Tag Archives: science policy

What can we learn from UKIP’s half-baked, semi-coherent, anti-science policies

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UKIP’s education spokesman, Derek Clark MEP, today made Gove look like a model of modernity and scientific enlightenment by stating that he believed, “all teaching of global warming being caused in any way by carbon dioxide emissions must also be banned”.

To clarify, this spokesman of a supposedly libertarian party, wants to ban schools from teaching about climate change!

UKIP’s main energy document ‘Keeping The Lights On’ claims that there is “increasing doubts about the theory of man-made climate change.” Something which the growing scientific consensus around man-made climate change directly contradicts.

UKIP’s education policy, like that of its energy policy, directly contradicts the consensus reached by the majority of climate scientists.

For some this makes them heroes for standing up to ‘establishment thinking’. For others, this blogger included, this makes them halfwits that put political ideology before evidence whatever the impact this might have on ordinary people.

Disturbingly though, poll after poll shows UKIP are on course to do rather well in May’s elections. They are certainly going to kick the Tories into third and may even beat Labour and finish on top of the pile.

So what does this tell us?

It tells us something which I have been shouting about for a long long time within progressive circles.

The electorate doesn’t worry about little things like policies but they do care about sentiment, feelings, and gut reactions.

UKIP have been exceptionally good at presenting an image of ‘standing up for ordinary people against the political elite’ and ‘speaking common sense’ whilst at the same time having a list of incoherent, half-baked and anti-science policies.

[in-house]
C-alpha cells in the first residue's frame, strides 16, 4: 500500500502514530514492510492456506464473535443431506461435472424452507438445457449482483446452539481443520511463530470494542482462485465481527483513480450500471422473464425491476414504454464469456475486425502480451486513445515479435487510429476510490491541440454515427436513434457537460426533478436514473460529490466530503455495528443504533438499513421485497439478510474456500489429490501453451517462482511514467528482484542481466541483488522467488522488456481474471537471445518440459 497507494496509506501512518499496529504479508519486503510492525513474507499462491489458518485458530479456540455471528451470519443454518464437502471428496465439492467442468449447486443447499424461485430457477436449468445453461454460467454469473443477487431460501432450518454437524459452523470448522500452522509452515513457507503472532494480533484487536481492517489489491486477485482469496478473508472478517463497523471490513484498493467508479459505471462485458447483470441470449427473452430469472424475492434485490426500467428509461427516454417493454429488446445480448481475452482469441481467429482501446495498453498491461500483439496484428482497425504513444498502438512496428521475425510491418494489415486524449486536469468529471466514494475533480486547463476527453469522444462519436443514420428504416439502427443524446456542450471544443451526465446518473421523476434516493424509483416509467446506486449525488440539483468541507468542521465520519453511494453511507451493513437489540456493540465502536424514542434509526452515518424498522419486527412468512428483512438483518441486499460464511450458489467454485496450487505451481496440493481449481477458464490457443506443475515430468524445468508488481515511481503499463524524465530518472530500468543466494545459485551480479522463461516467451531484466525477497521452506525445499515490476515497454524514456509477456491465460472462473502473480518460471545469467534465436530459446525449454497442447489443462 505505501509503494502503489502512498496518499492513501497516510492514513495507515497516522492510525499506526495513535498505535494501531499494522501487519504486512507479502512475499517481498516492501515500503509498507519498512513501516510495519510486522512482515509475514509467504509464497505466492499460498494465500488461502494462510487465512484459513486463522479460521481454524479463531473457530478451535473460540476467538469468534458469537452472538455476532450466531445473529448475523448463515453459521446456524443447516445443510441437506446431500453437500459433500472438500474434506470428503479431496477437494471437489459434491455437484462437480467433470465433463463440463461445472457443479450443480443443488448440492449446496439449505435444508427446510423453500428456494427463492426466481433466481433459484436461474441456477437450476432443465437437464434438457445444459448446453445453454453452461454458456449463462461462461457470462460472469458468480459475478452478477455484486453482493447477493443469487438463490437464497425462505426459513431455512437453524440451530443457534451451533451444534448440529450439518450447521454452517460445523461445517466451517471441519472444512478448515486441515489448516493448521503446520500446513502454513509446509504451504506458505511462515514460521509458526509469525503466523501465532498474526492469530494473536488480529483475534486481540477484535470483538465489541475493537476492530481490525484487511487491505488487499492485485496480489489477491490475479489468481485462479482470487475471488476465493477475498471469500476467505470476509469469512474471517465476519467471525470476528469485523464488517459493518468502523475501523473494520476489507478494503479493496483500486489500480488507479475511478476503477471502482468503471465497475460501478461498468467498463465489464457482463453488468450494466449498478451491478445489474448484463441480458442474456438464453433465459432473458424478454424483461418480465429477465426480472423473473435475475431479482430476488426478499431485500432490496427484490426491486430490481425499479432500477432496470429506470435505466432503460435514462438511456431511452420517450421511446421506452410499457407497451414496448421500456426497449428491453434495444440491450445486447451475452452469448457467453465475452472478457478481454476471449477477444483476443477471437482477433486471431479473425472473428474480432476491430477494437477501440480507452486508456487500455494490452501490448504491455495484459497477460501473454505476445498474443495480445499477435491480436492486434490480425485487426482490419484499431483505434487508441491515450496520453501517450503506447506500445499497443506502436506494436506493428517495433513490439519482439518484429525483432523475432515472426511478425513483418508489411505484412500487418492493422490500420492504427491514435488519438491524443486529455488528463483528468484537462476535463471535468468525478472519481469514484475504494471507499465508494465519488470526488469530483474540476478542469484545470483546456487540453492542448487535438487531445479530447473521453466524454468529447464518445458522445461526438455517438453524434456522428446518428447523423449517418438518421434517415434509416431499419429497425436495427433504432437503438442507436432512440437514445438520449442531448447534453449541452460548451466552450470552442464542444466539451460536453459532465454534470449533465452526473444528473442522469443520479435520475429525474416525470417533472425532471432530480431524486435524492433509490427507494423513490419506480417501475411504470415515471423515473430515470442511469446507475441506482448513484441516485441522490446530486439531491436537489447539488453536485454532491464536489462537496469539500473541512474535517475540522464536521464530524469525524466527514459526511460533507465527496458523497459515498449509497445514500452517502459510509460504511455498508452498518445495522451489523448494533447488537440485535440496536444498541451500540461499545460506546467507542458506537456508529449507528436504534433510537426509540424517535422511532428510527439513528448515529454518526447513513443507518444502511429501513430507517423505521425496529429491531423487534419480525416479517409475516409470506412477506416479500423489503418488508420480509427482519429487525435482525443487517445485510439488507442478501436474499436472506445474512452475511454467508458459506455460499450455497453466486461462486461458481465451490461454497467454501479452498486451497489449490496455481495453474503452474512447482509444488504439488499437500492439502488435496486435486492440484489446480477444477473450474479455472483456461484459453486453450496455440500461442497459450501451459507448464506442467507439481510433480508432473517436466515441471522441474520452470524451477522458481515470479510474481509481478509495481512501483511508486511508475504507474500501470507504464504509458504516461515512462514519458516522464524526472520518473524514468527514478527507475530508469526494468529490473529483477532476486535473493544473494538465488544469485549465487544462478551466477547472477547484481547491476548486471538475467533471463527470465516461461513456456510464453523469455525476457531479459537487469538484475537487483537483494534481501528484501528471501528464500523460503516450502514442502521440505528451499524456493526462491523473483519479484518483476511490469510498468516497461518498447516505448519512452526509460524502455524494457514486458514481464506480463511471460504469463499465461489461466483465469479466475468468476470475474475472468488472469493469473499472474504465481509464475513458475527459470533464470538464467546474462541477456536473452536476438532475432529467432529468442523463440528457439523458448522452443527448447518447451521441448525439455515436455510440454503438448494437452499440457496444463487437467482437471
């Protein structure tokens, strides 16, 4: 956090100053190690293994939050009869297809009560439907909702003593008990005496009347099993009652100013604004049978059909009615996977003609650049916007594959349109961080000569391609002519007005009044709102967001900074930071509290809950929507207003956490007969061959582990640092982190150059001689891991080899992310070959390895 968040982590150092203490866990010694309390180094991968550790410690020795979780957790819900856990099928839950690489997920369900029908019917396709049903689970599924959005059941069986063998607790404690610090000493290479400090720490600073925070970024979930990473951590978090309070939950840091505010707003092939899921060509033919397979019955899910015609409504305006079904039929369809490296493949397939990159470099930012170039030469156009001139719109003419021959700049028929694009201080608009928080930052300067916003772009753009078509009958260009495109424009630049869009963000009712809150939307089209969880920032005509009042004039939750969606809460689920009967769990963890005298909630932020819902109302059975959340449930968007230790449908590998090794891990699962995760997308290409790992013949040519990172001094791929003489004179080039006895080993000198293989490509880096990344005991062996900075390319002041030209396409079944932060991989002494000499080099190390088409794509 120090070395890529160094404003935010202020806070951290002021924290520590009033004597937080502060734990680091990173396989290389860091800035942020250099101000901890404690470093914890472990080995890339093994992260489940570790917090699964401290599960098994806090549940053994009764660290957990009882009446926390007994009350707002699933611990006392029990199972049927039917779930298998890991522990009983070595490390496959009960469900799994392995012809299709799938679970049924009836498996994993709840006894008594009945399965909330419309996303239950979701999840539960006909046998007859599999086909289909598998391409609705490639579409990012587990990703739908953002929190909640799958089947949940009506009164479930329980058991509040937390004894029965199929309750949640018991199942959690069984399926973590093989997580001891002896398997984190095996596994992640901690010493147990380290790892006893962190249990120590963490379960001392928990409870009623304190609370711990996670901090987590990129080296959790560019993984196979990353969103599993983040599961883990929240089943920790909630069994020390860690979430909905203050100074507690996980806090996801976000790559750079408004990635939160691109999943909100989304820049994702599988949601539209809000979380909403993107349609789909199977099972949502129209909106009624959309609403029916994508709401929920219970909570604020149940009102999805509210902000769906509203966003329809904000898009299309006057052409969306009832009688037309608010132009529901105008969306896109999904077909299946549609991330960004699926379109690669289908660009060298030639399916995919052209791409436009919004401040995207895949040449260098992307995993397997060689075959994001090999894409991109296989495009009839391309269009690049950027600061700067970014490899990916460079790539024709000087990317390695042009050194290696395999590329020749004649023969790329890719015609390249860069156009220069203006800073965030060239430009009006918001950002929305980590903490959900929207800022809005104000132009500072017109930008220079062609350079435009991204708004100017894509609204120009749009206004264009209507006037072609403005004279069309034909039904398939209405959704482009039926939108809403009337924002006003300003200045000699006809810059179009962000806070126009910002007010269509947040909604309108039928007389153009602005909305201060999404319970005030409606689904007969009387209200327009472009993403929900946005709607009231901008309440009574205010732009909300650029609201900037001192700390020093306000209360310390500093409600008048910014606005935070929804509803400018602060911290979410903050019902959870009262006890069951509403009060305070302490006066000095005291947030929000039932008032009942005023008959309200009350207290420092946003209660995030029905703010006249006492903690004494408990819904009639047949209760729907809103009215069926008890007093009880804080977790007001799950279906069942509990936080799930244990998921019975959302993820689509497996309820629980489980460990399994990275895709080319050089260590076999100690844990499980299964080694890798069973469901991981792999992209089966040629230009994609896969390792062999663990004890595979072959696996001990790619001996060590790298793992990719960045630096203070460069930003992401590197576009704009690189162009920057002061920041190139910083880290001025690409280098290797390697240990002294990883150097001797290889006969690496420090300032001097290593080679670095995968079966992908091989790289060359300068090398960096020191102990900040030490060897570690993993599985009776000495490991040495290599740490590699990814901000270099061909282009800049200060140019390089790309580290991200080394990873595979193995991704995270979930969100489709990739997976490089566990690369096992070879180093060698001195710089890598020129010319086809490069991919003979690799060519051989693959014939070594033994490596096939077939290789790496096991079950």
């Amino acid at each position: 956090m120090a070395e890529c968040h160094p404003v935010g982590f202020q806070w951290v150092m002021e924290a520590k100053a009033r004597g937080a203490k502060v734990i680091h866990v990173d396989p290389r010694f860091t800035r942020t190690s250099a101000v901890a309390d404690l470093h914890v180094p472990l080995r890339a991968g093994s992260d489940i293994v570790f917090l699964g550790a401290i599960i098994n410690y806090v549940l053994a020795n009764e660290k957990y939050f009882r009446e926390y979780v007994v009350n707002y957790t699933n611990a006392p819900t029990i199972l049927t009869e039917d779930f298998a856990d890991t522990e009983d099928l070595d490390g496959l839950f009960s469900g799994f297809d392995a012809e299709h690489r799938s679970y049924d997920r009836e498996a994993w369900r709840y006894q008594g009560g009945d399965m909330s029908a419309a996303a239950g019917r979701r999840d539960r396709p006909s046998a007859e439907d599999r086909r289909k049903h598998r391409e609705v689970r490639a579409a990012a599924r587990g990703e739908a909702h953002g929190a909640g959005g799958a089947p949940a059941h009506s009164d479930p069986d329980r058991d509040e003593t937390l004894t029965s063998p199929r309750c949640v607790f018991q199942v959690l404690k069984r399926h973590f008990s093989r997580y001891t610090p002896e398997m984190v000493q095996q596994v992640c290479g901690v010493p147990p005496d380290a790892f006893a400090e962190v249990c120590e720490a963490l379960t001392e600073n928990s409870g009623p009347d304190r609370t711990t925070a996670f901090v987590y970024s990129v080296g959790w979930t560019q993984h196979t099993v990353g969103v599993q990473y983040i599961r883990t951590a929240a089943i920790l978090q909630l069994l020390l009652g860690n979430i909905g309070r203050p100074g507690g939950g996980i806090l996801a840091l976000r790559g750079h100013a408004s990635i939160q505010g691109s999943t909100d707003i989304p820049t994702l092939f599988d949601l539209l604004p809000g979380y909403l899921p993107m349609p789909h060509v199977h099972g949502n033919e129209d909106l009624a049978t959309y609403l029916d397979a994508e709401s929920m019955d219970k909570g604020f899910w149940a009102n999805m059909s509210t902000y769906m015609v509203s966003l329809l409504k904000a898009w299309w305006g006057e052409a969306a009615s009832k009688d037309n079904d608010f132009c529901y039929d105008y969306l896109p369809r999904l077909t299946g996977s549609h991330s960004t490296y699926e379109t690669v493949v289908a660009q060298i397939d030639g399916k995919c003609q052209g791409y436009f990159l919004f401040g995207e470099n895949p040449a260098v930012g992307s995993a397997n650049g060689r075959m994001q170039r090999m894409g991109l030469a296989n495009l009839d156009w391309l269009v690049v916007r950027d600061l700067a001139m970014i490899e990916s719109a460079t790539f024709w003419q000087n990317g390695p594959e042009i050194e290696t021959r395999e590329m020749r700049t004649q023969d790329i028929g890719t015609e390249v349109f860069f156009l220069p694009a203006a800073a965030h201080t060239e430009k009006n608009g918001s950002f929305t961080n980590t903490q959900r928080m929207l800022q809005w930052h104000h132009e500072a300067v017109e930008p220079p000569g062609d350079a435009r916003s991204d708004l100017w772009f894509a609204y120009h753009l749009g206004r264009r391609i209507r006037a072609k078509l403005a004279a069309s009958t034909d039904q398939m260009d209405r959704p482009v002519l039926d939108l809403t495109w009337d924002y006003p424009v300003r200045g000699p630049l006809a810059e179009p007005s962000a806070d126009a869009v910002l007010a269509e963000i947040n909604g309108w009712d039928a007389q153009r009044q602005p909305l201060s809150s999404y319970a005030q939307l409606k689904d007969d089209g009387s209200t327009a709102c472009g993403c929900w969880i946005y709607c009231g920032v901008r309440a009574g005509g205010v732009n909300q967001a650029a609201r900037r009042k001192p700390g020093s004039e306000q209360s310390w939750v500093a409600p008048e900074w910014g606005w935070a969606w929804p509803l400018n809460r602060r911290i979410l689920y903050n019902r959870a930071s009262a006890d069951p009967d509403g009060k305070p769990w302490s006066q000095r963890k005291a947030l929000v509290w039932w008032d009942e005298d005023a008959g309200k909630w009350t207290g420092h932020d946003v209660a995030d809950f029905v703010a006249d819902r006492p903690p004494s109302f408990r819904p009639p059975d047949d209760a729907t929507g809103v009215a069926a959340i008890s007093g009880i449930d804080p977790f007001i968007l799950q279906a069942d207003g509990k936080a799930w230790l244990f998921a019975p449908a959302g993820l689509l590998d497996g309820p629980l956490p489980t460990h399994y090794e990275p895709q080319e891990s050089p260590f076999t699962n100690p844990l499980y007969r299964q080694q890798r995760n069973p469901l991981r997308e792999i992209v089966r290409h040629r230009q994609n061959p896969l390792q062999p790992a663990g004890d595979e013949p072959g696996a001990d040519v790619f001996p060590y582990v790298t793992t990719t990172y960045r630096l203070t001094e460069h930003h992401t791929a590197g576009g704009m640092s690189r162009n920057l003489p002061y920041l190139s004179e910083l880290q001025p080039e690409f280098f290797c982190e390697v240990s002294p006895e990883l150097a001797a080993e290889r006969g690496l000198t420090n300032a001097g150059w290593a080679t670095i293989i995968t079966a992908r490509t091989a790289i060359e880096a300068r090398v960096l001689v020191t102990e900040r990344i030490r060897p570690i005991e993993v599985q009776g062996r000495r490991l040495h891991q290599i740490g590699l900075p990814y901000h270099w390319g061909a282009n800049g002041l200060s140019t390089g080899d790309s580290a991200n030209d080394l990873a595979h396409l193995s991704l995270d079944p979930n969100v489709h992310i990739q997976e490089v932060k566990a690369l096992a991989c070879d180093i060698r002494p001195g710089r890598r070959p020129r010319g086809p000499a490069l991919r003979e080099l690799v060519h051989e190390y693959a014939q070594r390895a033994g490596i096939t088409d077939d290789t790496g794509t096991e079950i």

In contrast The Green Party has a list of science-based progressive policies that have been shown to be the most popular with the electorate but have failed to gain a significant vote share because at best they are seen as ‘standing up for the environment’ (something which most people include well down on their list of priorities) but at worst are seen as ‘middle class, university educated elite who are out of touch with ordinary people’.

And so, in the run up to the coming European elections, I hope to hear Greens talk coherently not about ‘the science behind the badger cull’ but about how they are ‘standing up for animal welfare. I hope to hear not about their proposed ‘Financial Transaction Tax’ but about ‘putting people before big business’. I hope to hear most of all not about ‘the scientific consensus around climate change’ but about ‘looking after our planet for future generations to enjoy’.

This might seem like a crass simplification of politics but if there is one thing UKIP can teach us – it is that in a badly informed democracy, gut feelings are more important than policies.

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